In the third element of the approach – effective measurement, monitoring and reporting on progress to Canadians – the FSDS provides a more concerted effort to report and track progress of the goals, targets, and implementation strategies. For themes 1-3, environmental indicators will be selected to assess progress of the FSDS goals and targets while existing departmental performance measures will be used for the implementation strategies.

The information needed to report on the results of environmental programs and policies will come from the Canadian Environmental Sustainability Indicators (CESI) initiative, with additional indicators coming from other federal departments such as Agriculture and Agri-Food Canada, Fisheries and Oceans Canada, Health Canada, Indian and Northern Affairs Canada, Natural Resources Canada, Parks Canada, Statistics Canada, and Transport Canada.

For theme 4, a performance reporting framework has been developed that establishes common performance measures that each FSDS department will report on in their Reports on Plans and Priorities and Departmental Performance Reports.

Some of the information in CESI is based on long-term monitoring programs with more than 15 years of data, which provides the required reference point for key environmental issues such as air, water, greenhouse gas emissions, and protected areas. Since CESI includes information from federal, provincial, and territorial governments and an assessment of key socio-economic drivers and impacts, it provides national coverage over a wide range of issues. Over the next few years, CESI will work closely with programs in Environment Canada and other federal government departments and agencies to expand the current suite of indicators in order to monitor progress on the environment.

The indicators and data to support them will be evaluated to ensure that they are methodologically sound and can effectively measure progress on the goals and targets of the FSDS. The criteria for selecting indicators are:

  • Policy relevance (represents the FSDS goals and targets);
  • Utility (meets the needs of decision-makers and the public);
  • Soundness (provides consistent and solid methodology, comparable over time); and
  • Data availability (uses existing high-quality data with adequate coverage).

Figure 2 below provides an example of how the indicators for air quality currently tracked by CESI, ground-level ozone and fine particulate matter (PM2.5), meet the indicator criteria.

Figure 2: CESI tracking of air quality indicators
FSDS ThemeTheme I: Addressing climate change and air quality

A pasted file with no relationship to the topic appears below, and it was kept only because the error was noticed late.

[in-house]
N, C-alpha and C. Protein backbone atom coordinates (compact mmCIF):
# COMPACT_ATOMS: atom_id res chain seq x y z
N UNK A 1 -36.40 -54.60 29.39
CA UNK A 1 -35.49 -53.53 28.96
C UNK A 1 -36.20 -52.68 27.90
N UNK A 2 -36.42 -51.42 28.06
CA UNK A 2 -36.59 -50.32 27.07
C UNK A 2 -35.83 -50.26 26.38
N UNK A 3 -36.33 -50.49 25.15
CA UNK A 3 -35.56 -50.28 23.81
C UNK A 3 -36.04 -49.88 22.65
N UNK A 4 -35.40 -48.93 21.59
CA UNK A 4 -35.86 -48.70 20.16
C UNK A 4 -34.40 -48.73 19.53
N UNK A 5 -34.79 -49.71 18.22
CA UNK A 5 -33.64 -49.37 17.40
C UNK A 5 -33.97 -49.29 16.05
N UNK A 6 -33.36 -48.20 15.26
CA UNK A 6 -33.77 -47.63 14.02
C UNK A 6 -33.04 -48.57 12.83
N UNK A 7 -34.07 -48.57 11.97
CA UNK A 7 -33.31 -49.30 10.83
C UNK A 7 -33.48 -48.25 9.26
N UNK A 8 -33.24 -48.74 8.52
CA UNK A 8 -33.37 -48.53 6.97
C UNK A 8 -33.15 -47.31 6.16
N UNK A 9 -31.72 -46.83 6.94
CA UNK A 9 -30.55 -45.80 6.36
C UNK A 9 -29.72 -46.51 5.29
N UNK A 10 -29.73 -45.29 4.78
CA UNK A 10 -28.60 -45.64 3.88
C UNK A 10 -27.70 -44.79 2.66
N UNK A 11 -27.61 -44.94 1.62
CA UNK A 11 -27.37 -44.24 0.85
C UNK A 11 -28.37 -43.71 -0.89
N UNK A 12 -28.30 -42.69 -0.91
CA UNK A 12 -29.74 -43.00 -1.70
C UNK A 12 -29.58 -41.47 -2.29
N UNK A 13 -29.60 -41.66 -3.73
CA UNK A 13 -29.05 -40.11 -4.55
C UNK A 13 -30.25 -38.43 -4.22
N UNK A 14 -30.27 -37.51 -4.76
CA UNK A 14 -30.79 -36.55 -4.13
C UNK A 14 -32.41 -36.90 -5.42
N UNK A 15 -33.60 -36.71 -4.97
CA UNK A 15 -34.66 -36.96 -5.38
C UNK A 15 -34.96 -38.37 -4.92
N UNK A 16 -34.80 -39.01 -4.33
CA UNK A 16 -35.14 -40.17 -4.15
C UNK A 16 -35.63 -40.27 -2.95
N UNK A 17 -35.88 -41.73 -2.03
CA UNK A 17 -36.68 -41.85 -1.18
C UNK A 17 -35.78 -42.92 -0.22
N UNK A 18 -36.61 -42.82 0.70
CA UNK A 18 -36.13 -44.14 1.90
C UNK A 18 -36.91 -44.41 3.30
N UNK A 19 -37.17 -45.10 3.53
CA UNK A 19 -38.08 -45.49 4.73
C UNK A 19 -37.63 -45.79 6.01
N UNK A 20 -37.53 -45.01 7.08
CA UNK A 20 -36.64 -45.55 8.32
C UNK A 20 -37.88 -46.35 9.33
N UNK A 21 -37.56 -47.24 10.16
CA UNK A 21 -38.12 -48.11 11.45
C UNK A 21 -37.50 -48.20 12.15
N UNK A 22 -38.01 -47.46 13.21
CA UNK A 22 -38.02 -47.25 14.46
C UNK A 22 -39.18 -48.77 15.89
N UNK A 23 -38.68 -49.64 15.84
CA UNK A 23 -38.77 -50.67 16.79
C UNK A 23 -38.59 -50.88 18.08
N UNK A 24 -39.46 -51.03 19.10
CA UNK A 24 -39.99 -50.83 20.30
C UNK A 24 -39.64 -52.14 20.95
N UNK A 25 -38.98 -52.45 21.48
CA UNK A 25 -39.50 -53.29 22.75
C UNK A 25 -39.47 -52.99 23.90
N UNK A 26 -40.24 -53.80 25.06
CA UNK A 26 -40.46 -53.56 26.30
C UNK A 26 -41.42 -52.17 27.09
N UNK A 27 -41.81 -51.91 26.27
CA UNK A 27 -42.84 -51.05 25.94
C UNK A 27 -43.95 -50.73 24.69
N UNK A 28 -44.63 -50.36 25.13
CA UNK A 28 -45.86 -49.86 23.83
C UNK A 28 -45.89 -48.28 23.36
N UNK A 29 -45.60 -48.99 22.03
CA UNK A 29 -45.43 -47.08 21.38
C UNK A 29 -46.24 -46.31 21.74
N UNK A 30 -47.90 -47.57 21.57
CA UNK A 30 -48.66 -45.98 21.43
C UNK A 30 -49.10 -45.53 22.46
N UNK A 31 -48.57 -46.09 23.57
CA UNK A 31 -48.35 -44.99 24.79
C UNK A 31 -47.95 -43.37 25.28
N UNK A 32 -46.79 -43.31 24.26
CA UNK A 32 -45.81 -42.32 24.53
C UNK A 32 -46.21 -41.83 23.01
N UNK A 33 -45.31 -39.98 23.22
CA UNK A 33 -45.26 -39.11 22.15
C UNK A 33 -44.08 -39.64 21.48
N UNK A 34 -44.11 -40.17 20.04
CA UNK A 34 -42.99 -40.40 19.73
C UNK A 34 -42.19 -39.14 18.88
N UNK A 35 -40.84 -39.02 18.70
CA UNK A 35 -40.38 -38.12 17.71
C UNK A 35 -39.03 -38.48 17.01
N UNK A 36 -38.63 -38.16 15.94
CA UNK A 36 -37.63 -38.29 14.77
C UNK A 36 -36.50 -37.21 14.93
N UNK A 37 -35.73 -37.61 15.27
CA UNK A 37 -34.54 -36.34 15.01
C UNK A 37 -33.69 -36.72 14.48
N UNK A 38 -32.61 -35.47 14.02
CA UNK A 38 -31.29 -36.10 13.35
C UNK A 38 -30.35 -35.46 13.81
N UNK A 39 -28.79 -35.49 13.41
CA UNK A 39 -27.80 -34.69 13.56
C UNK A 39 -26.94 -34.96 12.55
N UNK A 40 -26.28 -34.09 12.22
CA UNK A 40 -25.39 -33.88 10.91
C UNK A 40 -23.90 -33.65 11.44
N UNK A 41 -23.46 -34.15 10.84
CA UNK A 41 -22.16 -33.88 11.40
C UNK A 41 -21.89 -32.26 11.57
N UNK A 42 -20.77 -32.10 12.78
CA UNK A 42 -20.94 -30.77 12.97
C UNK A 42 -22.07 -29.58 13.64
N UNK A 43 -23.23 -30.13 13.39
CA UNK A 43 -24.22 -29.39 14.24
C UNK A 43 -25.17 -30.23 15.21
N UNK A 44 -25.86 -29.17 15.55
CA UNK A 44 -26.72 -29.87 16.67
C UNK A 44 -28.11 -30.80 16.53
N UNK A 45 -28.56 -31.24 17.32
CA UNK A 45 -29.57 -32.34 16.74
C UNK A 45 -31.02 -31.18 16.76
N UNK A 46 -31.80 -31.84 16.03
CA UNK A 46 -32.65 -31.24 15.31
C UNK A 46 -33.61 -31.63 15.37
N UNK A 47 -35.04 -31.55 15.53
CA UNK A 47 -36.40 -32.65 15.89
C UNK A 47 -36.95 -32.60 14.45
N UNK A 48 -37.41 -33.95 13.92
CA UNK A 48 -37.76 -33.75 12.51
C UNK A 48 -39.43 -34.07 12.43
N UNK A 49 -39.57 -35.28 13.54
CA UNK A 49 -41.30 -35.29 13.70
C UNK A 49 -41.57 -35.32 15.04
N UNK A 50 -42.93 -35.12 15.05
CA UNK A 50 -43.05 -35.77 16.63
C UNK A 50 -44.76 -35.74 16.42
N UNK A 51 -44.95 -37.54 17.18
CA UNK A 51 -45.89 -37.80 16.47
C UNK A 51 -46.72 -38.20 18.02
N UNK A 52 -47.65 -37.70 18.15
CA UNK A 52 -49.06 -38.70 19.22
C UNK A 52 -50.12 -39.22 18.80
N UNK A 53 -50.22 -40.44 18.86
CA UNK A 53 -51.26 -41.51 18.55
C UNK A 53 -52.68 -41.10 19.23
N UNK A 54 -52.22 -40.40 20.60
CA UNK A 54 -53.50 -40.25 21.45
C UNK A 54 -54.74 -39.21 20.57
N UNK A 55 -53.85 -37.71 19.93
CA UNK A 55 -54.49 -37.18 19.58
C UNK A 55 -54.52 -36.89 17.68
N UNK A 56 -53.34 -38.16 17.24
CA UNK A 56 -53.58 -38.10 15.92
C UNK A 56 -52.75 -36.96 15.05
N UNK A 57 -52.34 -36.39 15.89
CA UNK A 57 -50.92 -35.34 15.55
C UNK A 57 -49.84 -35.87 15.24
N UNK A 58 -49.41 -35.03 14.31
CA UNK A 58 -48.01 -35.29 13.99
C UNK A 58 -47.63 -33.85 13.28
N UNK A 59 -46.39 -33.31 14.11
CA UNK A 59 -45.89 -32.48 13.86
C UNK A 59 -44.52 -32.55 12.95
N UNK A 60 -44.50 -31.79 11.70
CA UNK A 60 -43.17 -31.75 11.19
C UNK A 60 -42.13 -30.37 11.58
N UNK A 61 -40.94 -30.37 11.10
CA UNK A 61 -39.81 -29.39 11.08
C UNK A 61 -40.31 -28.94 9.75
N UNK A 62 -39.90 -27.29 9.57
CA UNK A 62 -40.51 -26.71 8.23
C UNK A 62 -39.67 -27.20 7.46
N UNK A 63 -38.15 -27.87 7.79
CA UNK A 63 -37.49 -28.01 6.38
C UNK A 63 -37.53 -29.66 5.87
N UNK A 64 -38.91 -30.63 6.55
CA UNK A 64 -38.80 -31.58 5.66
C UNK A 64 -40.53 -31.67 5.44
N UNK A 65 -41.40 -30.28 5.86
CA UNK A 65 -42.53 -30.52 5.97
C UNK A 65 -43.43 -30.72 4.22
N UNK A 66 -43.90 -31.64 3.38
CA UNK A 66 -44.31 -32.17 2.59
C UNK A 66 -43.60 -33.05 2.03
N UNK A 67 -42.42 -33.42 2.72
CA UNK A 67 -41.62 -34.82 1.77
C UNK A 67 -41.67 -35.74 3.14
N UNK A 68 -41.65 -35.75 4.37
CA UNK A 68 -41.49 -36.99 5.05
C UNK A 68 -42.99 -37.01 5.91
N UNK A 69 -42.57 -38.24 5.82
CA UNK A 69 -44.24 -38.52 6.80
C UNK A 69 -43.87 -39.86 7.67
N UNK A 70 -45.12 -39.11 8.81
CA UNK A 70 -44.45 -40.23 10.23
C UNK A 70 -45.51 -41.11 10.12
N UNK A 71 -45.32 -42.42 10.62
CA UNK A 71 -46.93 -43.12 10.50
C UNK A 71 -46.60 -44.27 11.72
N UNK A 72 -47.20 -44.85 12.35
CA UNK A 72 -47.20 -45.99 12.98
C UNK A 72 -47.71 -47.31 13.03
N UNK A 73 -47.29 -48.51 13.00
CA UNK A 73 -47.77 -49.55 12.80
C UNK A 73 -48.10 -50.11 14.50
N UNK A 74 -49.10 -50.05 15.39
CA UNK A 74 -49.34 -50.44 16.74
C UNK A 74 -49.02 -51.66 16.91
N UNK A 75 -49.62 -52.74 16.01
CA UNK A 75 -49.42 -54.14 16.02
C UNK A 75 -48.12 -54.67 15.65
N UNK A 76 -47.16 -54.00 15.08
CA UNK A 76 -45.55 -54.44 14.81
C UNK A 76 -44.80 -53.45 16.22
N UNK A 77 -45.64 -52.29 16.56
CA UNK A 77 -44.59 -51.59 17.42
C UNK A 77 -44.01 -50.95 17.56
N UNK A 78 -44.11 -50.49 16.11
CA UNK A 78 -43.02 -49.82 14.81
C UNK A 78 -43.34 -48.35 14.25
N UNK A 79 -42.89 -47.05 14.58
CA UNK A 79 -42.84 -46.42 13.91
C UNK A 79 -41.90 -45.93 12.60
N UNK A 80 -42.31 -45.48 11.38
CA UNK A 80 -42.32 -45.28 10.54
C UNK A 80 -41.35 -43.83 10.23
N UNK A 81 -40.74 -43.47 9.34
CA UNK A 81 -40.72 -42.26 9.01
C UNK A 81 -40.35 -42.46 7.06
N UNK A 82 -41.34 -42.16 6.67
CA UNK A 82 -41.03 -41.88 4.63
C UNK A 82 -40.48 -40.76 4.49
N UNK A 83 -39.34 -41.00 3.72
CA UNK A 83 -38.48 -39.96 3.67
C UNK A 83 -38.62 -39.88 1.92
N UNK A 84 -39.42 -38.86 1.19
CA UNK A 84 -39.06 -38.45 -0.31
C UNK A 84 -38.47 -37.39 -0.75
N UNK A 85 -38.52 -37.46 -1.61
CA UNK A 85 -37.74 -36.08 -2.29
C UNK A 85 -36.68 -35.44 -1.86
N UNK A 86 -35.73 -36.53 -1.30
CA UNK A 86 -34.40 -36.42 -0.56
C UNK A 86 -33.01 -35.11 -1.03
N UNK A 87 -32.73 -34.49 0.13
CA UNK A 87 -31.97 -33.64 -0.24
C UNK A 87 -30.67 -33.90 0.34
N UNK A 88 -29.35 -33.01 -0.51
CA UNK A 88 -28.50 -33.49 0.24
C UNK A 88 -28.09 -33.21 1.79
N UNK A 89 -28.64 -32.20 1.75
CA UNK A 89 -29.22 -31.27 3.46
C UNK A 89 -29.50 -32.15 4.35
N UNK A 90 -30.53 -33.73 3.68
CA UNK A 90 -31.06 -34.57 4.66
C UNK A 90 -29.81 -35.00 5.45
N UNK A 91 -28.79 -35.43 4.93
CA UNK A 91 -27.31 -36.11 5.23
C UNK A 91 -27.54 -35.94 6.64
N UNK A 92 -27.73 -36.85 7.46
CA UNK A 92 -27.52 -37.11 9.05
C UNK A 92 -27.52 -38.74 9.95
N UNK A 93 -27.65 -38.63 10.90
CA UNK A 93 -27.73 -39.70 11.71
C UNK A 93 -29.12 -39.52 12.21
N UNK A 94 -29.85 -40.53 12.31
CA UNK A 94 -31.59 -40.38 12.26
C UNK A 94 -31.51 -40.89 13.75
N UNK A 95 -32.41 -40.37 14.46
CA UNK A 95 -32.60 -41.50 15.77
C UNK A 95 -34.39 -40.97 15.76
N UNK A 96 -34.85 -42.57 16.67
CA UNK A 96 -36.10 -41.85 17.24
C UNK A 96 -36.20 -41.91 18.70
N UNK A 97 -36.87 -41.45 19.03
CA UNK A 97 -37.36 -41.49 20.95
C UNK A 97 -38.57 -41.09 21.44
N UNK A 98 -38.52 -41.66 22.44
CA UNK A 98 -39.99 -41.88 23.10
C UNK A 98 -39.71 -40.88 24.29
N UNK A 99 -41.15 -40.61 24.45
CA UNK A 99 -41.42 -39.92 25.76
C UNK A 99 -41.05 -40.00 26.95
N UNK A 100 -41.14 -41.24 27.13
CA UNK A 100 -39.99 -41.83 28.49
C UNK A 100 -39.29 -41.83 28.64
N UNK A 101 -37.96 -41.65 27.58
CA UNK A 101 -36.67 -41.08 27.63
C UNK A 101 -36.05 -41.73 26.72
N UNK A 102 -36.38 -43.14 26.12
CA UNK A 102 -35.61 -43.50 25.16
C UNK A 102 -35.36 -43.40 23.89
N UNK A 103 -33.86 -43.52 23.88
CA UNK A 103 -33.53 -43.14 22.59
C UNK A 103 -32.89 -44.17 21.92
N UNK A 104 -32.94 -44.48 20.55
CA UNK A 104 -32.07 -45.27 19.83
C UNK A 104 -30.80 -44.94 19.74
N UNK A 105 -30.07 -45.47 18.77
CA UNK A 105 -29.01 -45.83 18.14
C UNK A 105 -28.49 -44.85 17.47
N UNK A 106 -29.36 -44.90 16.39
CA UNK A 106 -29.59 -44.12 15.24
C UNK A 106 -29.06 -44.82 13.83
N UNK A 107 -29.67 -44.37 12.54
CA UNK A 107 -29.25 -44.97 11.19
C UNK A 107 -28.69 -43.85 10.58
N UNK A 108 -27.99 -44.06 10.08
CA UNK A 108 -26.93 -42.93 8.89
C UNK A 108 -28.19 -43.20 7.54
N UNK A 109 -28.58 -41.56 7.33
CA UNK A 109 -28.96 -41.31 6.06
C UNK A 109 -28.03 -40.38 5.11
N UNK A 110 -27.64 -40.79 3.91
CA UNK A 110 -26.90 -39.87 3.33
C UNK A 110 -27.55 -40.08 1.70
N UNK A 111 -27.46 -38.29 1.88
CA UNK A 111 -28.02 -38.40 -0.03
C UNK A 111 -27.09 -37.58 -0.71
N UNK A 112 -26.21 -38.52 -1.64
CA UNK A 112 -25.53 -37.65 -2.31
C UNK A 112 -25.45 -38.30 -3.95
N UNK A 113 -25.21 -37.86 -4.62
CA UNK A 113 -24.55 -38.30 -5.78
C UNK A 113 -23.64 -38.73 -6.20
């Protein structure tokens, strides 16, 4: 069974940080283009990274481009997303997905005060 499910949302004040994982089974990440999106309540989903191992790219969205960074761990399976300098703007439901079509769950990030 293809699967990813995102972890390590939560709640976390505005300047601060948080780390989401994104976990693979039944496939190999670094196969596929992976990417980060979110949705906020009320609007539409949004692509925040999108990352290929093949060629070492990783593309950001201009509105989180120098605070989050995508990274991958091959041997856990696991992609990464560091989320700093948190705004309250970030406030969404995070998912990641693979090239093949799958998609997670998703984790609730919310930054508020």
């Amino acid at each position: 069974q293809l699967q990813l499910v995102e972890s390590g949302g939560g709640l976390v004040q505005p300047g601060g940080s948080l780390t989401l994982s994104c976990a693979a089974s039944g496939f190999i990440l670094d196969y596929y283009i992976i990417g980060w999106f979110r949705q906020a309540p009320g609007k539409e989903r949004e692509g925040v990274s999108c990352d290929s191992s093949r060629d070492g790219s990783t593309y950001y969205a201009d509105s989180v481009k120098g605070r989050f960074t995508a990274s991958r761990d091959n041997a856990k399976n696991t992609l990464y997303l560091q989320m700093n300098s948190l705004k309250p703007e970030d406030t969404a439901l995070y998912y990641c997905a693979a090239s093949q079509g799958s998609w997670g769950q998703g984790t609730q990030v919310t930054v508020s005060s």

GoalGoal 2: Air pollution – Minimize the threats to air quality so that the air Canadians breathe is clean and supports healthy ecosystems
Selected indicatorsAmbient air concentration indicators - CESI currently reports on ground-level ozone and PM2.5
Indicator criteria

Policy relevance

  • Air quality indicators track measures of long-term exposure to Canadians of ground-level ozone and fine particulate matter (PM2.5).
  • These indicators include measures of two key elements of smog and are two of the most widespread air pollutants to which people are exposed leading to serious health problems.

Utility

  • Selected indicators inform policy analysts, decision-makers, and the public as to whether progress is being made towards improved air quality, in terms of reduced population exposure to ground-level ozone and PM2.5 over the longer term.

Soundness

  • Strict standards in place to measure air quality pollutants (endorsed by the Canadian Council of Ministers of the Environment).

Data availability

  • Environment Canada has 188 monitoring stations for ground-level ozone and 146 for fine particulates (PM2.5). This provides adequate national coverage for these two substances.

It is expected that some indicators will be more mature than others and that some will need further development. The Sustainable Development Office will use the selected indicators to show progress on the FSDS when it prepares its Progress Reports. Figure 3 provides an example of the type of data that is available through CESI to measure progress. The indicators will be finalized and outlined in the FSDS Progress Report due in 2011.

Figure 3: Example of CESI: Air quality indicators

Air quality indicators including ground-level ozone and fine particulates (PM2.5) are key components of smog which can cause human health concerns.

  • Average levels of ground-level ozone increased in Canada by 13% between 1990 and 2007; and 2% between 2006 and 2007. While ground-level ozone has increased since 1990, the rate of that increase is slowing down.
  • There were no significant changes in average levels of fine particulates (PM2.5) between 2000 and 2007. The PM2.5 in 2007 increased by 4% compared to 2006 but at this time, the variability in the data from year to year makes it difficult to determine whether the trend is going up or down.
  • The Federal-Provincial Working Group on Air Quality Objectives and Guidelines established reference levels for ozone and PM2.5: 20 parts per billion 1-hour daily maximum for ozone and 15 µg/m3 for PM2.5 averaged over a 24 hour period.

For more information on these air quality indicators and other CESI indicators, please visit: http://www.ec.gc.ca/indicateurs-indicators